Jesus said His peace was not compatible with the “world's” view of peace: “Peace I leave with you; my peace I give you. I do not give to you as the world gives. Do not let your hearts be troubled and do not be afraid” (John 14:27).  He created a movement whose trademarks were humility, compassion, mercy, and a breaking down of barriers that traditionally separated people.  Paul referred to this as “the peace of Christ,” and he urged the Christ-followers of the Colossian church to reorient themselves around this trait.

At the same time we shouldn’t confuse the peace of Christ with niceness, or feeling good, or the avoidance of conflict. The peaceful Jesus was not a wimp. When He wreaked havoc on the Temple money-launderers He was justifiably furious.  When He was confronted by influential hypocritical religious leaders He held nothing back in telling them the truth about who they were in their arrogance and disrespect for God.

Jesus taught, “Blessed are the peacemakers.” “Go in peace,” He said to a healed woman. “Peace,” He shouted at a threatening storm. To many others He said, “Peace be with you.”  Wherever He went, He took His fresh idea of human order with Him.

Where do peaceable people come from? For some, peacefulness is the product of hardship or suffering or failure. Something takes place which causes deep pain (physical, spiritual, relational) and a brokenness that softens the heart. Perspectives are reoriented. Views on certain issues are rearranged, and a new person, a peaceful person, emerges.

Aging with its accumulation of life-experience, can produce a peaceful person if he or she has pursued a close walk with Jesus.

Peaceable people are an expression of the work of the Holy Spirit. And how is that work done? A rhythmic devotional life, engaging with the right kind of friends, and storing up the wisdom (journaling comes to mind) that comes from looking for meaning in everyday activity.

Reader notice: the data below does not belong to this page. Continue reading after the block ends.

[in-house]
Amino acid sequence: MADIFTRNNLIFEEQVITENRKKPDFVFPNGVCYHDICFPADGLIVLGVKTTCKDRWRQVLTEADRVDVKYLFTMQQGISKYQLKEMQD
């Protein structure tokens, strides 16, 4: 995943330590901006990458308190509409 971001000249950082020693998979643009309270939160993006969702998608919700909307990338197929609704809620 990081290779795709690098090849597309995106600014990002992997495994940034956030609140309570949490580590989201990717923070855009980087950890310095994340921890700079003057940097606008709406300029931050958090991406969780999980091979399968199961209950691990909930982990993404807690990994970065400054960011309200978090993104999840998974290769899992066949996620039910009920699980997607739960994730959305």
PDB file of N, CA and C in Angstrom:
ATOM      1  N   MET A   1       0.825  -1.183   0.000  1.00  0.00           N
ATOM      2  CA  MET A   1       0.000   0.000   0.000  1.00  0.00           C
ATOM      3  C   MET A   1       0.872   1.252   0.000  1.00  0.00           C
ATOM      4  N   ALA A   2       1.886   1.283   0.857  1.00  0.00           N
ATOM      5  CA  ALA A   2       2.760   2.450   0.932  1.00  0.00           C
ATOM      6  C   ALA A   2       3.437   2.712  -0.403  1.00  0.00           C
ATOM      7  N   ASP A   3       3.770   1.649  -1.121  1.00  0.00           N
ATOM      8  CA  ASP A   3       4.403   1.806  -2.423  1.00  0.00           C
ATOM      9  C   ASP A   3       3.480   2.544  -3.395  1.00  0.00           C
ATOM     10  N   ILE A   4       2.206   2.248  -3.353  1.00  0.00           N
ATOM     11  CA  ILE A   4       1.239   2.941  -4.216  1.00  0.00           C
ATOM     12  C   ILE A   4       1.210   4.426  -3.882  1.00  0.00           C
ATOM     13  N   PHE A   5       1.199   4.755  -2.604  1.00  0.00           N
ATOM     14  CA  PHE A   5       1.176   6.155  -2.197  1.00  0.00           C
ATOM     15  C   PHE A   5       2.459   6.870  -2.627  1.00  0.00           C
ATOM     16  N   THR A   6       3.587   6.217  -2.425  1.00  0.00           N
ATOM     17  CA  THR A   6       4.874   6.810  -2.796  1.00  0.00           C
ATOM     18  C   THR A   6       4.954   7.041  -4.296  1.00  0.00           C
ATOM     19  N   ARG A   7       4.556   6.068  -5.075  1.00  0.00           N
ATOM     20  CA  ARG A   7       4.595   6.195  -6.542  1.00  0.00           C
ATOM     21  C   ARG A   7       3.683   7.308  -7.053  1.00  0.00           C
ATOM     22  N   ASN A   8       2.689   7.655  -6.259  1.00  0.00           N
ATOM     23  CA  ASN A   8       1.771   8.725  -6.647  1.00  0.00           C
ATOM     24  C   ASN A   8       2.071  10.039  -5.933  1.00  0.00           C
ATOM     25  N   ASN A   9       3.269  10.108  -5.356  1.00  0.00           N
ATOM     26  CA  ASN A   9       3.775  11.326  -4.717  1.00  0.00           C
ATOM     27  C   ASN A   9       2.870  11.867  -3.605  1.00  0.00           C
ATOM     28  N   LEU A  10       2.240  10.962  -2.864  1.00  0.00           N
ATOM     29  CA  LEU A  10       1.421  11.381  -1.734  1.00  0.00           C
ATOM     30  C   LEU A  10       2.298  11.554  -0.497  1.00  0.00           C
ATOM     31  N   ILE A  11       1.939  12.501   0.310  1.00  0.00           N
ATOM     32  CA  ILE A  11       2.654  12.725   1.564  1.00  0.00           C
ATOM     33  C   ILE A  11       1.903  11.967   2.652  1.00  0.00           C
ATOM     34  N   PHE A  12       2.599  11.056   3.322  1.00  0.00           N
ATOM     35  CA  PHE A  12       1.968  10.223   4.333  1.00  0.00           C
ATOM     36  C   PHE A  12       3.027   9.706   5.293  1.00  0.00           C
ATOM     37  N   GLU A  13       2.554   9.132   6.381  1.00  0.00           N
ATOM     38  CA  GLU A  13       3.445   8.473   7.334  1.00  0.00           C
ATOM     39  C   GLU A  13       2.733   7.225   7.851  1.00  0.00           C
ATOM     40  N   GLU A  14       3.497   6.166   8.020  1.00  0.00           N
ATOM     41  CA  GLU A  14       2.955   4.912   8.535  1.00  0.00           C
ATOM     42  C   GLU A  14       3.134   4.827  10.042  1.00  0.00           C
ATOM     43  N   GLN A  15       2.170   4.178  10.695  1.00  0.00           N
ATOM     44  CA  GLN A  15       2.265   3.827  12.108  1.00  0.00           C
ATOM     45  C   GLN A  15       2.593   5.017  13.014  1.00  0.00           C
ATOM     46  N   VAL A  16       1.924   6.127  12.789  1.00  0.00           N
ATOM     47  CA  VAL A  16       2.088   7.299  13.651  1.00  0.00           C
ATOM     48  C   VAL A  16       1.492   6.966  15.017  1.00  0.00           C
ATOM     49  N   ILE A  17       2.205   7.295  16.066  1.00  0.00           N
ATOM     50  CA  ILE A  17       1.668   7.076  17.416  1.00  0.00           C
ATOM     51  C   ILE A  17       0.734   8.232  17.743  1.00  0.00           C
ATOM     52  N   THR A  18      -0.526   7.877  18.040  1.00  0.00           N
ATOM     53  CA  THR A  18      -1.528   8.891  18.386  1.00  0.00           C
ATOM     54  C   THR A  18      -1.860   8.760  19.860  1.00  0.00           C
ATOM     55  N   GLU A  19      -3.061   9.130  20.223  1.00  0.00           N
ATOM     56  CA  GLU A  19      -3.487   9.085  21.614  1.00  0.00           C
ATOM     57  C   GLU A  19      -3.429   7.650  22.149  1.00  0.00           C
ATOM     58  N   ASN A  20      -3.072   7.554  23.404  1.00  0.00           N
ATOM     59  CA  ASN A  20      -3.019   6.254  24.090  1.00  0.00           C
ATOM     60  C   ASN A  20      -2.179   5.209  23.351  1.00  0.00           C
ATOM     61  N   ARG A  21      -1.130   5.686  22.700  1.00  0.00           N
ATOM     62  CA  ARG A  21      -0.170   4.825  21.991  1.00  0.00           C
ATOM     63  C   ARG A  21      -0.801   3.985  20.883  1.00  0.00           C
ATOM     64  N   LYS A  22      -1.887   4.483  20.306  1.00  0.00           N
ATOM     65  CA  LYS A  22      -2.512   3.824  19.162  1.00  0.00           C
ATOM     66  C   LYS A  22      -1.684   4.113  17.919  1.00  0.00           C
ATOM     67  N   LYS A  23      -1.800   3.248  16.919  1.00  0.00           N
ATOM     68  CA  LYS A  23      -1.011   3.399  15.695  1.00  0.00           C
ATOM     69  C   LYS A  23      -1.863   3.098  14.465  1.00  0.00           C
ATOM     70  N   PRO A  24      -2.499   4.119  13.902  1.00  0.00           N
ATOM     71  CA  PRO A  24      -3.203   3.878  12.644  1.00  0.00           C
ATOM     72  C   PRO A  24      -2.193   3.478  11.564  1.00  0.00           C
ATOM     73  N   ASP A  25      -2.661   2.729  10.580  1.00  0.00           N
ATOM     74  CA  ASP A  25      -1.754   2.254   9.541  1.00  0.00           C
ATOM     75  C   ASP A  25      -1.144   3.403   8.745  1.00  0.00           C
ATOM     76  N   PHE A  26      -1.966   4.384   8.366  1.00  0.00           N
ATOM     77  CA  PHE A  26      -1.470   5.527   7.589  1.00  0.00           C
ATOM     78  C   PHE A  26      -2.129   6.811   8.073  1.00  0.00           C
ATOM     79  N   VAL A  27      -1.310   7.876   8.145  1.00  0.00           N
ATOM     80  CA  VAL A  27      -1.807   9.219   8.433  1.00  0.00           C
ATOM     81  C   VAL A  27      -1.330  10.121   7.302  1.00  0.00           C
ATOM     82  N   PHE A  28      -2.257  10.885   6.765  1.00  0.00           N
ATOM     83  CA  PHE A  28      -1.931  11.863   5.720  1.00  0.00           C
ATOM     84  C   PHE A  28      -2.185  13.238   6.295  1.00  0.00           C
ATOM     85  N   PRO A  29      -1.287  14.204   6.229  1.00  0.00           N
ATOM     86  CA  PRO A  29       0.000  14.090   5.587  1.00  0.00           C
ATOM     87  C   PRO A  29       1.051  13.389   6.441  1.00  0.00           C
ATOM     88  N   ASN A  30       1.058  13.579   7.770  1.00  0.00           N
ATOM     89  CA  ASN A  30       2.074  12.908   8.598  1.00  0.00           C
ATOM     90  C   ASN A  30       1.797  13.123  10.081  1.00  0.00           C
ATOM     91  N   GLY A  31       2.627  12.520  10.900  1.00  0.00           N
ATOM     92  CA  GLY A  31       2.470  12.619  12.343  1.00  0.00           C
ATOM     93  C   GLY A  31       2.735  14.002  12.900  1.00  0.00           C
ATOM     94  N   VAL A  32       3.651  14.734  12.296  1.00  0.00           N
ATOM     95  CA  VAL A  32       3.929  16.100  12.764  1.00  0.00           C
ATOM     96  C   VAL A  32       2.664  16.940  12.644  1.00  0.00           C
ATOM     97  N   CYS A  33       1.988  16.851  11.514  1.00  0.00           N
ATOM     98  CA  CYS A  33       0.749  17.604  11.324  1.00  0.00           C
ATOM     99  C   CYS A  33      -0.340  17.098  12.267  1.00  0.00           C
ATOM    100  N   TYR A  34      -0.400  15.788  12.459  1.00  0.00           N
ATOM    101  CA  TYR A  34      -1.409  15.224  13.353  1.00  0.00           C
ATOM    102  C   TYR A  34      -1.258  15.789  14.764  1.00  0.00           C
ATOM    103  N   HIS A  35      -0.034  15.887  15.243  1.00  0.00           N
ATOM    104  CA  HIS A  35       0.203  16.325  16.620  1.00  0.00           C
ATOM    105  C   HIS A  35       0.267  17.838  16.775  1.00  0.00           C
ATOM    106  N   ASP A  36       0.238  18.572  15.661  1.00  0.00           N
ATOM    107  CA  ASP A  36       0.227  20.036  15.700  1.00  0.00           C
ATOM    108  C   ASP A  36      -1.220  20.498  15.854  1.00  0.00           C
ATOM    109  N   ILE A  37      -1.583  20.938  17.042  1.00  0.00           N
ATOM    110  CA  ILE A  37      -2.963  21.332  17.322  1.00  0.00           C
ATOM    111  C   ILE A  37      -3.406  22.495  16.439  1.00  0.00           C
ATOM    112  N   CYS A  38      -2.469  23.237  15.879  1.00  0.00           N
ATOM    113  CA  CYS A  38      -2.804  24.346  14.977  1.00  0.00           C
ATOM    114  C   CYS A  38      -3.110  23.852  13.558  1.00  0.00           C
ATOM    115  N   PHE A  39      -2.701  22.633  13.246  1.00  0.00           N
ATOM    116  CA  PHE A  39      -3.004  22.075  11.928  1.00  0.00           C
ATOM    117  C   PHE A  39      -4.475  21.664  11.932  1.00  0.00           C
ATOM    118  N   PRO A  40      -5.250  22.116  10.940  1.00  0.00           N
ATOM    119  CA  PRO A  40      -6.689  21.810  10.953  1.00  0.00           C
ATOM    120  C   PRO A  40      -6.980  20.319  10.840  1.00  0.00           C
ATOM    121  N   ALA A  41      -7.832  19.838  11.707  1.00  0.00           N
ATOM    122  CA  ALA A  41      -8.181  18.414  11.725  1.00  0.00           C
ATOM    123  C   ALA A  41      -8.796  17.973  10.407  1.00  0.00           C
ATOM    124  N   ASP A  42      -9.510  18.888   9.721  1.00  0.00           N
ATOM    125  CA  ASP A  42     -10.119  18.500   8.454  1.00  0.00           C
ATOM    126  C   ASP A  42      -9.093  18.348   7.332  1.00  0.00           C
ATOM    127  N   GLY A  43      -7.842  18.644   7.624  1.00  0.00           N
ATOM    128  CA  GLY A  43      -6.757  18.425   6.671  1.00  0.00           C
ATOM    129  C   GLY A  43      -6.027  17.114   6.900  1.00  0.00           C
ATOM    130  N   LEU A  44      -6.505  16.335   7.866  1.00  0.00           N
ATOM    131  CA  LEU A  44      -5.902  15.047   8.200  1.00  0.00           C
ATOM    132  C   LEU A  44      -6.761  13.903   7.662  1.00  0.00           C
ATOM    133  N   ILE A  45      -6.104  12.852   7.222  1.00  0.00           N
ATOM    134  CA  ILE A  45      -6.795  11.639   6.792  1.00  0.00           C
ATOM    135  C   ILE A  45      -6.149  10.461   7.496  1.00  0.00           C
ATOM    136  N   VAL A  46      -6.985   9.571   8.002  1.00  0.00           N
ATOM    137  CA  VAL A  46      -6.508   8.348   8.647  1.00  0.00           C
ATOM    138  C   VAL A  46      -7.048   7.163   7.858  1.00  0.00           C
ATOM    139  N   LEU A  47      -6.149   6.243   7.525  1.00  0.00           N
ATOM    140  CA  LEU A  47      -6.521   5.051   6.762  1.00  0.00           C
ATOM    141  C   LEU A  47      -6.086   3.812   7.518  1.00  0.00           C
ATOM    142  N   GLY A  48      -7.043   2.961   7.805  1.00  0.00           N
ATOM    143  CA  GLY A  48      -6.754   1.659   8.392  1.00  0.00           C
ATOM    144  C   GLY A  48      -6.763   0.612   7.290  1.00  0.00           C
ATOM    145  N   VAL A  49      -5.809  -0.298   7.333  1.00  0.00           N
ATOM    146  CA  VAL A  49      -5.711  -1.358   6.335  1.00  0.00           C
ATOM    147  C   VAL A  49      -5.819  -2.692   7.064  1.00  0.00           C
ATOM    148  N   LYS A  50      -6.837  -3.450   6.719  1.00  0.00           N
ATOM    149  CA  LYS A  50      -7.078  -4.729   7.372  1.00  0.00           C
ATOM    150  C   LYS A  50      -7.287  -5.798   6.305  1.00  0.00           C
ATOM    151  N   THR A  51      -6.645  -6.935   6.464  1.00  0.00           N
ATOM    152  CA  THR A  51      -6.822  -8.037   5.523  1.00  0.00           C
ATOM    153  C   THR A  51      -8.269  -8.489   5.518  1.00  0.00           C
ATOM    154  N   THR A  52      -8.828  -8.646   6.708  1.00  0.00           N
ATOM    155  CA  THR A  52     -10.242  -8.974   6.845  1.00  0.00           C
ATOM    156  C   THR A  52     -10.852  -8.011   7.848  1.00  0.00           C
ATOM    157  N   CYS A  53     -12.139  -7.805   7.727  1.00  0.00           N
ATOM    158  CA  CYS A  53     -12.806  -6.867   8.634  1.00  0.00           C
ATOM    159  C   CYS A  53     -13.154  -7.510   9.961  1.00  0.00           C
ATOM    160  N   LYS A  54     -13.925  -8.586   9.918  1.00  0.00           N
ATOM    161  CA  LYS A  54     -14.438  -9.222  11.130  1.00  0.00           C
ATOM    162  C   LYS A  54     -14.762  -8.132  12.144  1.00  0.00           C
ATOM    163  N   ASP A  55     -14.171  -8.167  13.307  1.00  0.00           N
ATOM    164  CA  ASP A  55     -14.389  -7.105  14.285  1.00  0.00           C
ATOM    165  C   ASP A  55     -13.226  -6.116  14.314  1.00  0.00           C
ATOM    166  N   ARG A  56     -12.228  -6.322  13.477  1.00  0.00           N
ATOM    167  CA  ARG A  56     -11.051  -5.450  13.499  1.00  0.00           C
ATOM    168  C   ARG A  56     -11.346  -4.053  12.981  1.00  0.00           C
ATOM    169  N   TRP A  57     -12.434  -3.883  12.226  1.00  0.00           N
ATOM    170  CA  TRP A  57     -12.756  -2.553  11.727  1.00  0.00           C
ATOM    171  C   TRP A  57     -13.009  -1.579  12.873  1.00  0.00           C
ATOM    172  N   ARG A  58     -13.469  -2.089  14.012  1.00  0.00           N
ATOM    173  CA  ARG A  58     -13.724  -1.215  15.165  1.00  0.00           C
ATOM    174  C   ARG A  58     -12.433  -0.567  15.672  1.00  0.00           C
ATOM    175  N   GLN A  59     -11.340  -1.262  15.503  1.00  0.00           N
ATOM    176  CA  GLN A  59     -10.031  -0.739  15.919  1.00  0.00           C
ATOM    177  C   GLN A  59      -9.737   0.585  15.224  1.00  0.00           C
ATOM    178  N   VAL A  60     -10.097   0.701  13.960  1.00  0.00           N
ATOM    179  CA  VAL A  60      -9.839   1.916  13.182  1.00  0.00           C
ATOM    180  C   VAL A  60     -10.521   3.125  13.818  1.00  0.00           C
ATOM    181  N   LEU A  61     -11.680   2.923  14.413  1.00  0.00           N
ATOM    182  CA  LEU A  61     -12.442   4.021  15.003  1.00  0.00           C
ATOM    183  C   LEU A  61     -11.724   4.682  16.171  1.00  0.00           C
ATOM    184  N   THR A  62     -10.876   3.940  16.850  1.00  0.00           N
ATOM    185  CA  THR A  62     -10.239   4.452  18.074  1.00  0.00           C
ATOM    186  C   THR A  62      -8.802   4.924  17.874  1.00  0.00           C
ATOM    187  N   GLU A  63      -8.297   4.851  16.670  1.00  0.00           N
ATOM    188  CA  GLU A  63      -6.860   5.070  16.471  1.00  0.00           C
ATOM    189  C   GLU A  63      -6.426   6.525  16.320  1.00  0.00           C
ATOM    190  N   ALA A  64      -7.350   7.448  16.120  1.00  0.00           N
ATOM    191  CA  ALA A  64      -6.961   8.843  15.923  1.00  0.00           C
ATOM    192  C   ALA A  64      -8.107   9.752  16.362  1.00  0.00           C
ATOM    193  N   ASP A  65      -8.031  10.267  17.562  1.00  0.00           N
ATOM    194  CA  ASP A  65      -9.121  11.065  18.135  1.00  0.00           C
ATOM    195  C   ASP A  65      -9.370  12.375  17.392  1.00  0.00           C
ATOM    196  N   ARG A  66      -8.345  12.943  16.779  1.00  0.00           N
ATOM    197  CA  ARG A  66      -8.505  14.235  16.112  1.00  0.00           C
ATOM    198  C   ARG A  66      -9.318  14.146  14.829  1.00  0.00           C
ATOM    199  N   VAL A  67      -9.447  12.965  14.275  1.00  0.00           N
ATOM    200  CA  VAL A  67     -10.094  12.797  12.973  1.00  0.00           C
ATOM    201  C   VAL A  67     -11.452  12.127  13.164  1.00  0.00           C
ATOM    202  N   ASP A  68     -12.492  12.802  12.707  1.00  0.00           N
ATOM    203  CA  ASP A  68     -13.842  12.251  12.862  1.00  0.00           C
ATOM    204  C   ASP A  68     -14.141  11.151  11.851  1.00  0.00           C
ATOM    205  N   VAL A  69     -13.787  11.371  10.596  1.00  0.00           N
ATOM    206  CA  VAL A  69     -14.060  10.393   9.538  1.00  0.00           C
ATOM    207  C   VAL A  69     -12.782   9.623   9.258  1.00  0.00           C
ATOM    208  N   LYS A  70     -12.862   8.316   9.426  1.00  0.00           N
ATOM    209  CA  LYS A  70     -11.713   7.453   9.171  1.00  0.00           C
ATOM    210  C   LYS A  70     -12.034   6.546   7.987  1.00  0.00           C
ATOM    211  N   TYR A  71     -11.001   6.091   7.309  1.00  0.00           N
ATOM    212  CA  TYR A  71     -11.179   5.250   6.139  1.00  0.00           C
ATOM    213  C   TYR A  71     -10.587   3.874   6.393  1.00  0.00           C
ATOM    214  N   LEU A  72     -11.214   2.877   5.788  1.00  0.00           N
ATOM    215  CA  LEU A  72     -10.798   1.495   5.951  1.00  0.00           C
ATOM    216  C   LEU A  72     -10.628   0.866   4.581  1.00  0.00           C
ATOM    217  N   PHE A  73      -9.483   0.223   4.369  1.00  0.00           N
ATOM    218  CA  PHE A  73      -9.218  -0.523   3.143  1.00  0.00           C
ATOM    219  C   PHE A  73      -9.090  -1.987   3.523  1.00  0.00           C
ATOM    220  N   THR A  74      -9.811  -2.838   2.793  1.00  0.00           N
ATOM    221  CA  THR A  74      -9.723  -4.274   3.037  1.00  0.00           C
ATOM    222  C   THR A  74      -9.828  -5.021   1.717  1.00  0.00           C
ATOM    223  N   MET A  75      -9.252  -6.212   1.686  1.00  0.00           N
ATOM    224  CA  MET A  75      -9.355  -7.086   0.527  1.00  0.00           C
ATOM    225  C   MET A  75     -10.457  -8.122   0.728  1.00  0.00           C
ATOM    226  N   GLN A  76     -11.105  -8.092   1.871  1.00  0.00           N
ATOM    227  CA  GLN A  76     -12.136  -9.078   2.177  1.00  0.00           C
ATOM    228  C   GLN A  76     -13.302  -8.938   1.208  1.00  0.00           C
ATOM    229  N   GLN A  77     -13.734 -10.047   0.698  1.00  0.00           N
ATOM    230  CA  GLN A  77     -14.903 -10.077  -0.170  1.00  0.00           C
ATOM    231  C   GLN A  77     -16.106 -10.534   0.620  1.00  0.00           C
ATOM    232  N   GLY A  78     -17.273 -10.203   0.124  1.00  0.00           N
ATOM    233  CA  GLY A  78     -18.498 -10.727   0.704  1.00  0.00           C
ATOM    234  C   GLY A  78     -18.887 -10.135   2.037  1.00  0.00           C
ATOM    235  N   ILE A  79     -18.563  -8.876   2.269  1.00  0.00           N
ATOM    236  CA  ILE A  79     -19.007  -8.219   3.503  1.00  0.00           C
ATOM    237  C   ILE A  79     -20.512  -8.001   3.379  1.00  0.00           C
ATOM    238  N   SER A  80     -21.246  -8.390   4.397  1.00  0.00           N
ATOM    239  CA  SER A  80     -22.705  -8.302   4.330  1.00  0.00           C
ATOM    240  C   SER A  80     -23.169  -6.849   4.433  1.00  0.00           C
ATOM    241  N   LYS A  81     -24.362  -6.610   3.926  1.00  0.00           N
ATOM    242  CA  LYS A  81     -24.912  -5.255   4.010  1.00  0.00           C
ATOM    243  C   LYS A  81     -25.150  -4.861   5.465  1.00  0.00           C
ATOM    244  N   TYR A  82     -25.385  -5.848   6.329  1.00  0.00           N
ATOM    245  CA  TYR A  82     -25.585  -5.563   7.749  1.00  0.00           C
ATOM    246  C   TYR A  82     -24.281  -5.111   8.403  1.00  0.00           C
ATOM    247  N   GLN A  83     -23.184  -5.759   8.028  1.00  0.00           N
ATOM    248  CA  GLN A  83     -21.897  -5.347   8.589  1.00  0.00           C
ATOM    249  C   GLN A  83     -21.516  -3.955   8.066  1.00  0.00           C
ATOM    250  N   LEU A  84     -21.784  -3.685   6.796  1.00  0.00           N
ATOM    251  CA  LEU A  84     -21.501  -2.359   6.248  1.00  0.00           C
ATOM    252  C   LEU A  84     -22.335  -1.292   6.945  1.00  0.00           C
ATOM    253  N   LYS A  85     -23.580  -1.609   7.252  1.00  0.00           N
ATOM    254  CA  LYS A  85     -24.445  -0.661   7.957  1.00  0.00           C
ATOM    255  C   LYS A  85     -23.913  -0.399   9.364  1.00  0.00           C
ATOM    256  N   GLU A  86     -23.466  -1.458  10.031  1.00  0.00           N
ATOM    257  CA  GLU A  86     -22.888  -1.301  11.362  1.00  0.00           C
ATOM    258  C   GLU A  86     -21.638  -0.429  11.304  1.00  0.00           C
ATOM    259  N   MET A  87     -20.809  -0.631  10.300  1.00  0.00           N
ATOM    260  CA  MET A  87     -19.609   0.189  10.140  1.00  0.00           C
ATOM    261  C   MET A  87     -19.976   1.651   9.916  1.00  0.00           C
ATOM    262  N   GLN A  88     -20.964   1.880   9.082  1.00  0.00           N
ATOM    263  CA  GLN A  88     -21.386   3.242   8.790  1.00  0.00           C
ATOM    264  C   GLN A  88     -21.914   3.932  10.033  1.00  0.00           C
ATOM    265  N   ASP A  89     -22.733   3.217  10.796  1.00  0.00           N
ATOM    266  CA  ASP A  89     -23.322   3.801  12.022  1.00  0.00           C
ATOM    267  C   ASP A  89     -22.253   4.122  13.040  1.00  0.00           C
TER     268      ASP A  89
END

These are all ways the Holy Spirit builds an inner tranquility that becomes more and more valuable as the years pass.

Dietrich Bonhoeffer spent the last year of his life in Nazi prisons. One night, along with other prisoners, he was herded into a shelter while Allied bombs fell in the area. One man, Fabian von Schlabrendorff, writes of that moment: “Tightly squeezed together we were standing in our air-raid shelter when a bomb hit with an enormous explosion. For a second it seemed the shelter were bursting and the ceiling crashing down on top of us. It rocked like a ship tossing in the storm, but it held. At that moment Dietrich Bonhoeffer showed his mettle. He remained quite calm, he did not move a muscle, but stood motionless and relaxed as if nothing had happened.”  Elizabeth Raum, a Bonhoeffer biographer, writes of this moment: “Dietrich's actions calmed those around him. He acted like a man totally confident that nothing, even death, could harm him.”  He calmed everyone around him because they saw Jesus in him.

Oswald Chambers once wrote: “The people who influence us most are not those who buttonhole us ... but those who live their lives like the stars in heaven and the lilies in the field: peacefully, simply, and unaffectedly. These are the lives that mold us.”

Peaceable people offer a fresh view of Jesus because He is embedded in their character and personality.